13 June 2010

Review: Grönholm Method

Grönholm Method
Red Stitch Actors Theatre
13 June 2010
Red Stitch


Do artists really have such a strange and limited view of the corporate world?

In the Grönholm Method four 40ish corporates arrive for a final job interview, only to find it's a group process, it's already started and at least one of them is telling porkies.

With potential employers checking Facebook pages (check your security settings now), psychological profiling of job applicants and most nine-to-fivers knowing their Myer-Briggs type (I'm an INFP), there's no doubt that getting a job these days is more than shining your shoes and smiling like a loon. And then there's all those 'pc' laws that prevent a job description listing boob size or age as the primary criteria.

Red Stitch have another script that would never have made it's way down under without this wonderful company and Jordl Galceran Ferrer's should be a gift to actors. The playwright supplies a tight and twisty plot that holds on to its secrets for as long as possible, but doesn't give the actors much to work with, as the plot pushes out the story.

The characters on the stage already have their polished work faces on and are trying to deceive each other and impress an unseen decision maker. They have no intention of ever letting down their guard and showing their real selves. Which is where the method lost me.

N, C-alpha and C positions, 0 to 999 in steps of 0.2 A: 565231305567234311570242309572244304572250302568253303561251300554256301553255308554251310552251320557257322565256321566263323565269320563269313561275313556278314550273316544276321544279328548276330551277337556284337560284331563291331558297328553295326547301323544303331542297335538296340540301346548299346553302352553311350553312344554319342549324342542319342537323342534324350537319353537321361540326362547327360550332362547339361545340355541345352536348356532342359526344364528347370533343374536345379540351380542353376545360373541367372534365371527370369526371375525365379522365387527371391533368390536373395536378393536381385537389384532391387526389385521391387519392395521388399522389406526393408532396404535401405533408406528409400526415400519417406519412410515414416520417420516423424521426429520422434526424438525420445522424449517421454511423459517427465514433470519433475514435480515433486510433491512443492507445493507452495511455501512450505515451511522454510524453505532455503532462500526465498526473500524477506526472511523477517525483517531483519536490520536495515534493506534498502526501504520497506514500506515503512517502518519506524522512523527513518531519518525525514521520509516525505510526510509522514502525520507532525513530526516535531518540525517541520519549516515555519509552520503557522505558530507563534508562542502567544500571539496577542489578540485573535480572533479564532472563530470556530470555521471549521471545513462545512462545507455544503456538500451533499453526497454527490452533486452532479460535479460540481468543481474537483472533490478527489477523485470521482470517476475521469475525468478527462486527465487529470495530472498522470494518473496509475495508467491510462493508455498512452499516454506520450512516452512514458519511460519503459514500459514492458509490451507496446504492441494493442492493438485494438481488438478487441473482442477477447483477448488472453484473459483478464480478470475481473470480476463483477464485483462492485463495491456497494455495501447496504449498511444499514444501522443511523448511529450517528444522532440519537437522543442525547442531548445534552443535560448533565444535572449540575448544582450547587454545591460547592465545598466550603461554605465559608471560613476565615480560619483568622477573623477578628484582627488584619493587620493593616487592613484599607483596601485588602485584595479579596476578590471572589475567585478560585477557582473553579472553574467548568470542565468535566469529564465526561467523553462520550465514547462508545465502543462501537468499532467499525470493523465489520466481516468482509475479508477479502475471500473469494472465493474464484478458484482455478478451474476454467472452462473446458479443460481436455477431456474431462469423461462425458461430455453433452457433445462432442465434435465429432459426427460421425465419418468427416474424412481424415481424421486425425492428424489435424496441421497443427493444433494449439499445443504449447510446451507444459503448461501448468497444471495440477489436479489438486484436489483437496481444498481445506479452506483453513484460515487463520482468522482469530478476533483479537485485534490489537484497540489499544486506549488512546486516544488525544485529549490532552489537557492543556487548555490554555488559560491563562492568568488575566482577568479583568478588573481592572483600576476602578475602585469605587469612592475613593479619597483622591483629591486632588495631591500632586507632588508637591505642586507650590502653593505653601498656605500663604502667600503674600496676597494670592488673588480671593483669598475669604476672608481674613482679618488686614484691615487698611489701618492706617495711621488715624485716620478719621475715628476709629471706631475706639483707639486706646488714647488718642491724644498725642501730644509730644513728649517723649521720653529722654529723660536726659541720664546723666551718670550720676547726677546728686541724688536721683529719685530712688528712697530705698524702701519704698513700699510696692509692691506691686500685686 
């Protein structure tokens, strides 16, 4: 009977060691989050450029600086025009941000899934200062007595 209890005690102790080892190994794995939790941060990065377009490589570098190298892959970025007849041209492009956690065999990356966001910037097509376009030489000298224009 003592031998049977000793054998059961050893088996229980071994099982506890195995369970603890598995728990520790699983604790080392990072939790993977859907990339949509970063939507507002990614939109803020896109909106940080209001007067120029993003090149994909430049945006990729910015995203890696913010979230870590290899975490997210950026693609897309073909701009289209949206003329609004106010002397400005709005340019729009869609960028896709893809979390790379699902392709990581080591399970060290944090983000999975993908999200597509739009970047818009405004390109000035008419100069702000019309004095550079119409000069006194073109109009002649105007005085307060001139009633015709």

I wanted to see more... method. No matter how many layers and masks are being played, the cast are playing are real people and we don't see them.  All we see is mask, which leaves lots to admire, but little to care about.

I've worked in the corporate world and know that none of these candidates would have got past a first interview. Of course that's irrelevant, but I knew it because I didn't believe a thing they said or did – they never showed their real selves  – and that left me looking at actors on a stage, rather than people I believed.

And when they did reveal their true selves, they were as cliched and false as their faux-selves.  Even if there are no clues in the script, actors this good can create characters who are real. Just as all artists aren't self-absorbed, drunken and promiscuous wannabes; not all corporates are twats. Make these people real and all their play acting and testing will make Grönholm Method compulsory viewing for everyone who has ever donned a work suit and wondered if this is the life they really want to lead.

This review appears on AussieTheatre.com.

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